For my final project, I created a face filter titled “EXIT.”
As mentioned in my FinalPhase2 post, I’ve been watching Snap Lens Studio tutorials on YouTube in order to achieve the desired effects. I have attached screenshots of two trials that I have experimented with. First, I was intrigued by the texture I saw in Aaron Jablonski’s work to play around with building different textures, especially those reminiscent of water. Secondly, I explored its 3d hand interaction module to induce particular phrases or animations based on the position of the hand. As of now, I think I will stick to my first trial to develop a certain virtual environment that the users could possibly be immersed in.
I find the textures used in Alpha’s work to be inspirational–and how the fluid yet superficial texture flows out of the eyes. I also noticed that the fluid sometimes disappears into the space and sometimes flows down along the surface of the face. It seems to differ depending on the angle of the face, and I wonder how Alpha achieves such an effect.
I found this project captivating as it had similar aspects to my initial ideas in that it places patches of colors on the face (it reminded me of how paint acts in water). Further, this filter was created using Snap Lens Studio, which led me to recognize the significant capabilities of this tool.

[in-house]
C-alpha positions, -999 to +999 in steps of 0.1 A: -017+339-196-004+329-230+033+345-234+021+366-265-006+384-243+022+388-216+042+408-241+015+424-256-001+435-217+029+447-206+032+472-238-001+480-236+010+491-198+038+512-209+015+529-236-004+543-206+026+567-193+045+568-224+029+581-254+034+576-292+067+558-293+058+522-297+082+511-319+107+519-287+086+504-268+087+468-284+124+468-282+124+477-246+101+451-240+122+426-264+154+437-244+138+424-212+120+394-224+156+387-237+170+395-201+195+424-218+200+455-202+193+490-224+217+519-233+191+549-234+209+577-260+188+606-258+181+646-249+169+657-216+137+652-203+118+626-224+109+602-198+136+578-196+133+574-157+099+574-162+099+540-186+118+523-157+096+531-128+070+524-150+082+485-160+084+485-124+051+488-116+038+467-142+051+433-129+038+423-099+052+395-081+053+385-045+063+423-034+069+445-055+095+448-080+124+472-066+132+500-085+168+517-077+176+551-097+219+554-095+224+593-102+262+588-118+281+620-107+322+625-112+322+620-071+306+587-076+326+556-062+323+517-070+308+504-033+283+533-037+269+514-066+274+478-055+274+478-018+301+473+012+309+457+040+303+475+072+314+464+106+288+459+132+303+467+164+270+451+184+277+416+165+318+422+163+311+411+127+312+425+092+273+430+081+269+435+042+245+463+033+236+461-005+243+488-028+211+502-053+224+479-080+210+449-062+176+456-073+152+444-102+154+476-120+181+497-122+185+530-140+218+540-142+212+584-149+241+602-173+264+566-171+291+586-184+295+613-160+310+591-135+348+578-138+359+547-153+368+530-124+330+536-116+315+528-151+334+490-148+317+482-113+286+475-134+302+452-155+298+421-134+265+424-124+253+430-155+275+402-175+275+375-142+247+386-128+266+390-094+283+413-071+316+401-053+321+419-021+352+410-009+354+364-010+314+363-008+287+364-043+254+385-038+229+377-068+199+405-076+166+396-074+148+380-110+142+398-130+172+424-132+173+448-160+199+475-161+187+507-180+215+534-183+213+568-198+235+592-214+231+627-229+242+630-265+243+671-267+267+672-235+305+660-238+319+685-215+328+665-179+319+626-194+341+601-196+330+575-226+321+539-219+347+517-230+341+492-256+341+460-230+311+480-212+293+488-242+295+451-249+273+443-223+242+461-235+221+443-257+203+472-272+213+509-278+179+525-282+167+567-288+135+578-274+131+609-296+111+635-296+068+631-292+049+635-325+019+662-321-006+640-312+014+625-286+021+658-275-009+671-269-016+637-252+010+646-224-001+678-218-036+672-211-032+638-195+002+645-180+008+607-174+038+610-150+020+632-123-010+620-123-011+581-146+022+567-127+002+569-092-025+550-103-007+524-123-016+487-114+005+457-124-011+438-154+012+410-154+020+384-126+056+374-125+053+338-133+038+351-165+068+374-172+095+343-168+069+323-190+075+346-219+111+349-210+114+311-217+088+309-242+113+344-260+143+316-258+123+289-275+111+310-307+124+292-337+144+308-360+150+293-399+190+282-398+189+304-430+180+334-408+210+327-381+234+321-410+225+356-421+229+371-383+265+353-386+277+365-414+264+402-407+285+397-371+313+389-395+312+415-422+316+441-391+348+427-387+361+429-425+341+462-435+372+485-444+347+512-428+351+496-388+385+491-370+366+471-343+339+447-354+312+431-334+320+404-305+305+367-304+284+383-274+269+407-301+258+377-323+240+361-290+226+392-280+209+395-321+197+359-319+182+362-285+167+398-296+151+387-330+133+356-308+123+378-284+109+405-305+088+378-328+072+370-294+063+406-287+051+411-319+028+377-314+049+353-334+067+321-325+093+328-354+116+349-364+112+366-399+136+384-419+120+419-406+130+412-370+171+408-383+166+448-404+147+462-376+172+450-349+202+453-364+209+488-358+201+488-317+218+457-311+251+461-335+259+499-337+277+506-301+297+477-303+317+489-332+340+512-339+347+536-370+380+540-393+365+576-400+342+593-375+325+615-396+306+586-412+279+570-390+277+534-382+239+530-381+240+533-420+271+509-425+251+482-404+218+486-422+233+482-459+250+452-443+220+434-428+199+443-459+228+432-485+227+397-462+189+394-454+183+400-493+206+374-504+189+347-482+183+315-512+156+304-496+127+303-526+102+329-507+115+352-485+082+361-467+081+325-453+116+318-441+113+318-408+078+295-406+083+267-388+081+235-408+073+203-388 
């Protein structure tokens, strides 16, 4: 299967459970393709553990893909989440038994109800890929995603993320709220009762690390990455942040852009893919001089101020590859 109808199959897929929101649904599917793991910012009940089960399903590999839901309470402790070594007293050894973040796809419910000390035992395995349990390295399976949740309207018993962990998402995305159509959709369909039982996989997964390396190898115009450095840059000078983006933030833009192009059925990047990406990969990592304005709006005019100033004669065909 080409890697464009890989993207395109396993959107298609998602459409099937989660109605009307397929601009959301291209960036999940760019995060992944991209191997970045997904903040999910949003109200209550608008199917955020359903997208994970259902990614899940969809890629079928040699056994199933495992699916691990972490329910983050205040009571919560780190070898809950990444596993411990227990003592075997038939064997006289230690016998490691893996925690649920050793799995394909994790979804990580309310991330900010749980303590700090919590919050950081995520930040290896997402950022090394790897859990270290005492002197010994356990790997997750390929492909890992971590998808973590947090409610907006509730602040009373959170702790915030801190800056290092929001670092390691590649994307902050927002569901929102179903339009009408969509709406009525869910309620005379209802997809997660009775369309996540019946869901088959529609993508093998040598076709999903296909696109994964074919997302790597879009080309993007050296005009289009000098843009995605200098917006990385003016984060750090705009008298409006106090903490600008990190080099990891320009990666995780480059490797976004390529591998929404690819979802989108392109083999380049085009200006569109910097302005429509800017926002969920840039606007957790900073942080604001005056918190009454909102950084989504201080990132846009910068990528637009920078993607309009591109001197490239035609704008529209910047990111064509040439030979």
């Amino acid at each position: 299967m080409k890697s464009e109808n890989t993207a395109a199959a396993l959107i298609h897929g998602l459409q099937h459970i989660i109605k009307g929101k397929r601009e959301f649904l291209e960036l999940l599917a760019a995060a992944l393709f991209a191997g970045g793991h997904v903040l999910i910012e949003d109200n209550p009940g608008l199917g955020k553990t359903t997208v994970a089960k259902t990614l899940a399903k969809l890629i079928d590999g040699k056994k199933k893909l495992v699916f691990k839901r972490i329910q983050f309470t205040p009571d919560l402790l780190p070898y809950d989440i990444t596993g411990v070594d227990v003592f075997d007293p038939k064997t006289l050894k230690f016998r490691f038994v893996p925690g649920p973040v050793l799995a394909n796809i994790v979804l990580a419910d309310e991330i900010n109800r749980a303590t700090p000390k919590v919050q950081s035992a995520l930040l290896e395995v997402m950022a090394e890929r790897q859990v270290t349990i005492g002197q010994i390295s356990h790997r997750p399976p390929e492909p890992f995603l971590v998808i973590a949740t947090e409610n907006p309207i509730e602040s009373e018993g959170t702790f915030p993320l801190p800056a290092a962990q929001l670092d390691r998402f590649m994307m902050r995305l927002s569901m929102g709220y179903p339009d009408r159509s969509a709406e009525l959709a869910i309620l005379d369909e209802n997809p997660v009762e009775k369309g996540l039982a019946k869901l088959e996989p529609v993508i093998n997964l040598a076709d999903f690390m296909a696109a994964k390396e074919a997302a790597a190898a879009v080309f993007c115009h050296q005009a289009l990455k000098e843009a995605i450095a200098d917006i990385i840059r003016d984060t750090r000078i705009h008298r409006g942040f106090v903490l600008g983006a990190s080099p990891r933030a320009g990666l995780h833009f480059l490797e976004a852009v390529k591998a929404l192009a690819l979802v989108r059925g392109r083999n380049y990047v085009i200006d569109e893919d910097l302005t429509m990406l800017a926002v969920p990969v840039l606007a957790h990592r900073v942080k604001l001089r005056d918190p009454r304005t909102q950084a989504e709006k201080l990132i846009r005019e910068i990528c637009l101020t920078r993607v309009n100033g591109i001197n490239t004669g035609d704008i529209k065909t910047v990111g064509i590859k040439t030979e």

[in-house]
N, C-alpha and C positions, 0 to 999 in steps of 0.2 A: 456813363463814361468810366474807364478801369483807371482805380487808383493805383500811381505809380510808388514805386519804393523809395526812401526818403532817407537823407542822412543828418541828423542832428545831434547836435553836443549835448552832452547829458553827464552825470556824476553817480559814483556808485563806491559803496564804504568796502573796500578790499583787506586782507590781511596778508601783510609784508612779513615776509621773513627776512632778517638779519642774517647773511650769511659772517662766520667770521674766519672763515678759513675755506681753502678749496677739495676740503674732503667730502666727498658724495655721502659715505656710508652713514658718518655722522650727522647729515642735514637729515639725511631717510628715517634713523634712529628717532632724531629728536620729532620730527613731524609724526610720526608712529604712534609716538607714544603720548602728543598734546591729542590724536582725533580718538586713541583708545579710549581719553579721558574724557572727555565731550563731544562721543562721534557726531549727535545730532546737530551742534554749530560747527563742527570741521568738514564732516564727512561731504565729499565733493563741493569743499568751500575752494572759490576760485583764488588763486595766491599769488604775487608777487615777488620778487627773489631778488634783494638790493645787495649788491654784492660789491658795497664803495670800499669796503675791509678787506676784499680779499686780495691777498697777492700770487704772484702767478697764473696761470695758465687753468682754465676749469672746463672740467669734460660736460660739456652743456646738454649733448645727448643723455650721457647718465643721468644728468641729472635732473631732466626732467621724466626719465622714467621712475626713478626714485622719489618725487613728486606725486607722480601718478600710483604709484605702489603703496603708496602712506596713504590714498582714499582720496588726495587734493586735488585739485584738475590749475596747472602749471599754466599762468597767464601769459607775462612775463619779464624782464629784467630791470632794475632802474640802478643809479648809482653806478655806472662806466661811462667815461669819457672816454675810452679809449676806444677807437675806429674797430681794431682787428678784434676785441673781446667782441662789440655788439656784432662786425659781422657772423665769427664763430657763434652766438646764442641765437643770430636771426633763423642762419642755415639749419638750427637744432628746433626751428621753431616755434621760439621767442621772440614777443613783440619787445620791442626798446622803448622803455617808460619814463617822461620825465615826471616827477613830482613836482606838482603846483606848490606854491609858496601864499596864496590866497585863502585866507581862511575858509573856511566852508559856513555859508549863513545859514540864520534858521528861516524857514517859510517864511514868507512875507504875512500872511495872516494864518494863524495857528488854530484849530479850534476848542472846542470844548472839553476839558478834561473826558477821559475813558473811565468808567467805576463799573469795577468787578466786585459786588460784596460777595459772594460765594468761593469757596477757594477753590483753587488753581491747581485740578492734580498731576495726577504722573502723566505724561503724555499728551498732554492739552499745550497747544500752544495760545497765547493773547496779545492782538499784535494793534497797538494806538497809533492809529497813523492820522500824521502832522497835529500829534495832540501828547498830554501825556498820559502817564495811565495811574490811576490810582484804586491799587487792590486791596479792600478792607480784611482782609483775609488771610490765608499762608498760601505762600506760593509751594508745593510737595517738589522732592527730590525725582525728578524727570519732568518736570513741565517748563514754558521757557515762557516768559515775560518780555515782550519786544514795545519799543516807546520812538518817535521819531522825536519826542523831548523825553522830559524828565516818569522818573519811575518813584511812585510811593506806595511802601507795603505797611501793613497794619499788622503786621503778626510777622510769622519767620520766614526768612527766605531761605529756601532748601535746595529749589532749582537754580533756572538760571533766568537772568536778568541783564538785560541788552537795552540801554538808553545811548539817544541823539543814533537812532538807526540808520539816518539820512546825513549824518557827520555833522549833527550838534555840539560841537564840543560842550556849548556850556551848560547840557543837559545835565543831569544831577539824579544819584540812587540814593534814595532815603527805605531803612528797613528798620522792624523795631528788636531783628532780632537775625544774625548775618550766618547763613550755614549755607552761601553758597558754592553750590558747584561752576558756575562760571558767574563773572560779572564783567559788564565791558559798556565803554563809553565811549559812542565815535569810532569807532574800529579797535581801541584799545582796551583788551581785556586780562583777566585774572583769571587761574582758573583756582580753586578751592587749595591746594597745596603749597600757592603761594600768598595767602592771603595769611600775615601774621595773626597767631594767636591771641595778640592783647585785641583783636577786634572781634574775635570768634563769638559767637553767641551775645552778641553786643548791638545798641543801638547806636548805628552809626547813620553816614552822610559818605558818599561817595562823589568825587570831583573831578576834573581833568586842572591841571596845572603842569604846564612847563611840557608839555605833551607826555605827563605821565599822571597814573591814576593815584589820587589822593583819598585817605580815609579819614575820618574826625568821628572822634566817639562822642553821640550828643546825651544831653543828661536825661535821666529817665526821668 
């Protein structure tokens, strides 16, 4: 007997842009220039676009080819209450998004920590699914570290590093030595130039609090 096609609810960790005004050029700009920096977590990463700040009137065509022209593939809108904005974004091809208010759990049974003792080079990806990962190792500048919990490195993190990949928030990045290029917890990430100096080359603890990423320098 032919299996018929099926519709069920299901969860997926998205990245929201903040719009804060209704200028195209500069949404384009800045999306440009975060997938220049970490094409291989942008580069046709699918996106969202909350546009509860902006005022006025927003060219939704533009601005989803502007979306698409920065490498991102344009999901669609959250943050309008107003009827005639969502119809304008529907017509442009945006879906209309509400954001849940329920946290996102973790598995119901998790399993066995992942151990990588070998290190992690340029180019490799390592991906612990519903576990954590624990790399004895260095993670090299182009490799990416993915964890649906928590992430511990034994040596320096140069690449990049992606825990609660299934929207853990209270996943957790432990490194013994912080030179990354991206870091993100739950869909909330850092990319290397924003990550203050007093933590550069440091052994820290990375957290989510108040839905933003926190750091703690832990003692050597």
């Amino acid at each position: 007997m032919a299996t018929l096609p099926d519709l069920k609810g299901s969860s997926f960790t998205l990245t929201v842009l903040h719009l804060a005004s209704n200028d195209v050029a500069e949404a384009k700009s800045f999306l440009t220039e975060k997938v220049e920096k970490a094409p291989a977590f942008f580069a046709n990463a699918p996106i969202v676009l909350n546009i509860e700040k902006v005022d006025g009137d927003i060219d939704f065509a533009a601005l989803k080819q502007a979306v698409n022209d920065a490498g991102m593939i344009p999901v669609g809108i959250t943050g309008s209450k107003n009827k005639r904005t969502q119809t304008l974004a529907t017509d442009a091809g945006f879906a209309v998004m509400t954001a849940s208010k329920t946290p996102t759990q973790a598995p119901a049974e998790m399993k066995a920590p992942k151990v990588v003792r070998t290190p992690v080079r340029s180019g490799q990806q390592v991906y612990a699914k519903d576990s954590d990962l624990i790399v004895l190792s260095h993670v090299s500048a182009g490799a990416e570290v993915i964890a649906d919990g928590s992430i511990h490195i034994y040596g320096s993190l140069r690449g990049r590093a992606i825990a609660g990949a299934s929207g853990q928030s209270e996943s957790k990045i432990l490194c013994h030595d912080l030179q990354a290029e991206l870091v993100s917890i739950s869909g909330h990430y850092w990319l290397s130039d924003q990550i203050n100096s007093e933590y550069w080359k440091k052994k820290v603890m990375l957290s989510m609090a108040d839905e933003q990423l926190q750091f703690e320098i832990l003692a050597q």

Snap Lens Studio
To implement my ideas, I’m planning on utilizing Snap Lens Studio, which I was able to find plenty of YouTube tutorials for. Though I will have to constantly refer back to the tutorials throughout my process, I was able to learn the basics of Snap Lens Studio, how to alter the background, and how to place face masks by looking through the tutorials. I also found a tutorial regarding the material editor that Aaron Jablonski referred to in his post. I believe this feature would allow me to explore and incorporate various textures into my work.